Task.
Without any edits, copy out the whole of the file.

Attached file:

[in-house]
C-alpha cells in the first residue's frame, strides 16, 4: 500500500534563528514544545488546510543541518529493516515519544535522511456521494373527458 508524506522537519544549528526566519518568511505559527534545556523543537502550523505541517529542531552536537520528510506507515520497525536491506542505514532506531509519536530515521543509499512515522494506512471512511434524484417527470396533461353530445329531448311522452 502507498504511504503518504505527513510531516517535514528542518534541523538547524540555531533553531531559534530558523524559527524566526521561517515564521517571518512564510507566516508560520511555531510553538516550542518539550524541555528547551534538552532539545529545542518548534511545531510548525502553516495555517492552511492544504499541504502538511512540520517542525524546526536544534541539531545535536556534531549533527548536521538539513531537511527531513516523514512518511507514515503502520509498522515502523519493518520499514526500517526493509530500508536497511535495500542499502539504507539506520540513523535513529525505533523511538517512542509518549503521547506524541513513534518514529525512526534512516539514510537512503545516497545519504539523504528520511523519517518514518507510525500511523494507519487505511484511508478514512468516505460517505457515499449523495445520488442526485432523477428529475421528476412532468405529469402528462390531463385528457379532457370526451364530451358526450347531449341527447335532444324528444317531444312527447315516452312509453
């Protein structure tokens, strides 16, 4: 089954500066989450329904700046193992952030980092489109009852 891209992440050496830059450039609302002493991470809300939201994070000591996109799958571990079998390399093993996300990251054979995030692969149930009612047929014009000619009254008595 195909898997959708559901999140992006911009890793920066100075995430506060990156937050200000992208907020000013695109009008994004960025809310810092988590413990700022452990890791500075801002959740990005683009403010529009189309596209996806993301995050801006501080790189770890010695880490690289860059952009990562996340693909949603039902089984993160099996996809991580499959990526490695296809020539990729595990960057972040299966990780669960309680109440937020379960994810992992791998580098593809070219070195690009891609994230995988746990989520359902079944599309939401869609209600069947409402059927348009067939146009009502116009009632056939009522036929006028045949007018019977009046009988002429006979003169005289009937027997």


[in-house]
C-alpha cells in the first residue's frame, strides 16, 4: 500500500534563528514544545488546510543541518529493516515519544535522511456521494373527458 508524506522537519544549528526566519518568511505559527534545556523543537502550523505541517529542531552536537520528510506507515520497525536491506542505514532506531509519536530515521543509499512515522494506512471512511434524484417527470396533461353530445329531448311522452 502507498504511504503518504505527513510531516517535514528542518534541523538547524540555531533553531531559534530558523524559527524566526521561517515564521517571518512564510507566516508560520511555531510553538516550542518539550524541555528547551534538552532539545529545542518548534511545531510548525502553516495555517492552511492544504499541504502538511512540520517542525524546526536544534541539531545535536556534531549533527548536521538539513531537511527531513516523514512518511507514515503502520509498522515502523519493518520499514526500517526493509530500508536497511535495500542499502539504507539506520540513523535513529525505533523511538517512542509518549503521547506524541513513534518514529525512526534512516539514510537512503545516497545519504539523504528520511523519517518514518507510525500511523494507519487505511484511508478514512468516505460517505457515499449523495445520488442526485432523477428529475421528476412532468405529469402528462390531463385528457379532457370526451364530451358526450347531449341527447335532444324528444317531444312527447315516452312509453
């Protein structure tokens, strides 16, 4: 089954500066989450329904700046193992952030980092489109009852 891209992440050496830059450039609302002493991470809300939201994070000591996109799958571990079998390399093993996300990251054979995030692969149930009612047929014009000619009254008595 195909898997959708559901999140992006911009890793920066100075995430506060990156937050200000992208907020000013695109009008994004960025809310810092988590413990700022452990890791500075801002959740990005683009403010529009189309596209996806993301995050801006501080790189770890010695880490690289860059952009990562996340693909949603039902089984993160099996996809991580499959990526490695296809020539990729595990960057972040299966990780669960309680109440937020379960994810992992791998580098593809070219070195690009891609994230995988746990989520359902079944599309939401869609209600069947409402059927348009067939146009009502116009009632056939009522036929006028045949007018019977009046009988002429006979003169005289009937027997």